Posts Tagged ‘gospel’



Where Do Pastors Get The Idea That The Bible Is Practical?

You have no idea the number of pastors who tell me that their unique gift is to teach the Bible from a practical perspective. They focus on helping their congregation understand the Bible in practical ways. I assume they mean like the owner’s manual of a car, or the instructions for operating a computer. But the problem is – the Bible may be the least practical book ever written. In fact, I wonder if Read the full article »

Five Commandments for Becoming a Media Savvy Pastor

As a media consultant, I have the opportunity to help some of the largest churches and ministries in the country create effective, high quality media outreaches. In most cases, they are experienced, committed Christian leaders who understand the value and the power of the media.  But I also have the opportunity to spend time with less experienced pastors and ministry leaders who feel just as called to use media in a meaningful way, but have serious questions like:  Read the full article »

Why TV Ministries Still Matter

I may be one of Christian TV’s loudest critics, but one of the most disturbing trends in the ministry world is the disappointing lack of interest in using TV as a tool for impacting today’s culture with the message of Christianity. Back in the seventies and eighties in particular, men like Billy Graham, Oral Roberts, Rex Humbard, and others reached vast audiences through television. In spite of some later embarrassments, in many ways those years were considered a “golden era” in Christian broadcasting, and gave birth to numerous global television networks. But a number of high profile sex and financial scandals helped turn a younger generation of pastors and leaders against the medium – and far too many cheesy, corny, and low budget programs didn’t help. For many church leaders today, much of what they see on Christian television is Read the full article »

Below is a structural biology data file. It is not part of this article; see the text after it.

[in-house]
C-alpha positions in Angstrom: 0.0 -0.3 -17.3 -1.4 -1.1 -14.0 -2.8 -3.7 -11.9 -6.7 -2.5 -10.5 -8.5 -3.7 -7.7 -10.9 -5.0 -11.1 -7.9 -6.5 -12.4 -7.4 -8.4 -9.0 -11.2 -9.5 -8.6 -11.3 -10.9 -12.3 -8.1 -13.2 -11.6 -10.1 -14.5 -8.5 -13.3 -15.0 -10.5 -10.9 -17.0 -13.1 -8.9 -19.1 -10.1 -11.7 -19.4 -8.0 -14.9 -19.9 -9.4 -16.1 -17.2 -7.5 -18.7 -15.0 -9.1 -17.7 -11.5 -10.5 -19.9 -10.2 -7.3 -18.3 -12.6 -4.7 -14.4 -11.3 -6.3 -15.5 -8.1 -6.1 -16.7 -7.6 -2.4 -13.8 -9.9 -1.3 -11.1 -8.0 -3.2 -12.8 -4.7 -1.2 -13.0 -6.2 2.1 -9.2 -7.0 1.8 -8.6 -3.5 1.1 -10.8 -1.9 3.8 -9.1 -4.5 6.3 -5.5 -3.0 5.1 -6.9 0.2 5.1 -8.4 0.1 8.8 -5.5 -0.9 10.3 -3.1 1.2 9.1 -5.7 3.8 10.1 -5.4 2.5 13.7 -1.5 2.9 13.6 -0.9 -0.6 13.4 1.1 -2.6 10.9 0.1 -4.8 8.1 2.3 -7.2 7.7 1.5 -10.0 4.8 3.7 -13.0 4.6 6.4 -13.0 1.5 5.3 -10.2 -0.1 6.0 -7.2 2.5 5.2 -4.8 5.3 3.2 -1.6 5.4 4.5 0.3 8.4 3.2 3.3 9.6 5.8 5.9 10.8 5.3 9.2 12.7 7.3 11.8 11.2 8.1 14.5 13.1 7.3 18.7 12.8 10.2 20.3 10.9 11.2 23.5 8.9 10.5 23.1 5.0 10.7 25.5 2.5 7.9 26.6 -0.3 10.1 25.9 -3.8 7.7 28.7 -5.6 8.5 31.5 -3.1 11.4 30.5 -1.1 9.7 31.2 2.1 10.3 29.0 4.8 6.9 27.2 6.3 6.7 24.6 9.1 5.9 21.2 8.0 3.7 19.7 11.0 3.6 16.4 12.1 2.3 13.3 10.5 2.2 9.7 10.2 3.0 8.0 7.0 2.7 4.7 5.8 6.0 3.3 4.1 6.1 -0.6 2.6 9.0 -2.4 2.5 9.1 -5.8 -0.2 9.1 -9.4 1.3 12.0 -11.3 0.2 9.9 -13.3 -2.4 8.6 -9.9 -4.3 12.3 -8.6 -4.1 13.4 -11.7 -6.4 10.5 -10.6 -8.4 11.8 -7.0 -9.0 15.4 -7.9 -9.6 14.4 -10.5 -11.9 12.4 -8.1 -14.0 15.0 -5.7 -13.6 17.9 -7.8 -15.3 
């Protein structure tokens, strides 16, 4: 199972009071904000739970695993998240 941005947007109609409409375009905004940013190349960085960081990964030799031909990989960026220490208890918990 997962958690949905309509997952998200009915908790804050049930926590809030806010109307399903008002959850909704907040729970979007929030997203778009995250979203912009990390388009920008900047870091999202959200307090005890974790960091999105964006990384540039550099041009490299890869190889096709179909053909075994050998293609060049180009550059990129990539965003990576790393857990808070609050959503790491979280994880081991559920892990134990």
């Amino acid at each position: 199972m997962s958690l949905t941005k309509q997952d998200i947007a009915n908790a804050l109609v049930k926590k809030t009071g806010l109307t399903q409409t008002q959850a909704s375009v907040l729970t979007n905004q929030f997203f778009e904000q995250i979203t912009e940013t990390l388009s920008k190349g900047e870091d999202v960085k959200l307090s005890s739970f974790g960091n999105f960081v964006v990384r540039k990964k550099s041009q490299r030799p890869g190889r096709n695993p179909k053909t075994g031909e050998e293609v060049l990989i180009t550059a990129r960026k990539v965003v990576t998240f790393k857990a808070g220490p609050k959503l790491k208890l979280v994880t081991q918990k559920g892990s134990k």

Communication is a TWO Way Conversation

Generation after generation pastors and Christian leaders get it wrong.  They believe our only responsibility is sharing the message.  But we also have a responsibility to do our best to make sure that message is received. To be honest, this new two-way conversation is remarkably similar to the method of worship during the days of the early church.  Frank Viola and George Barna, writing in their book, Pagan Christianity:  Exploring The Roots Of Our Church Practices,  reveal some of the most common practices of worship in the early church, including:
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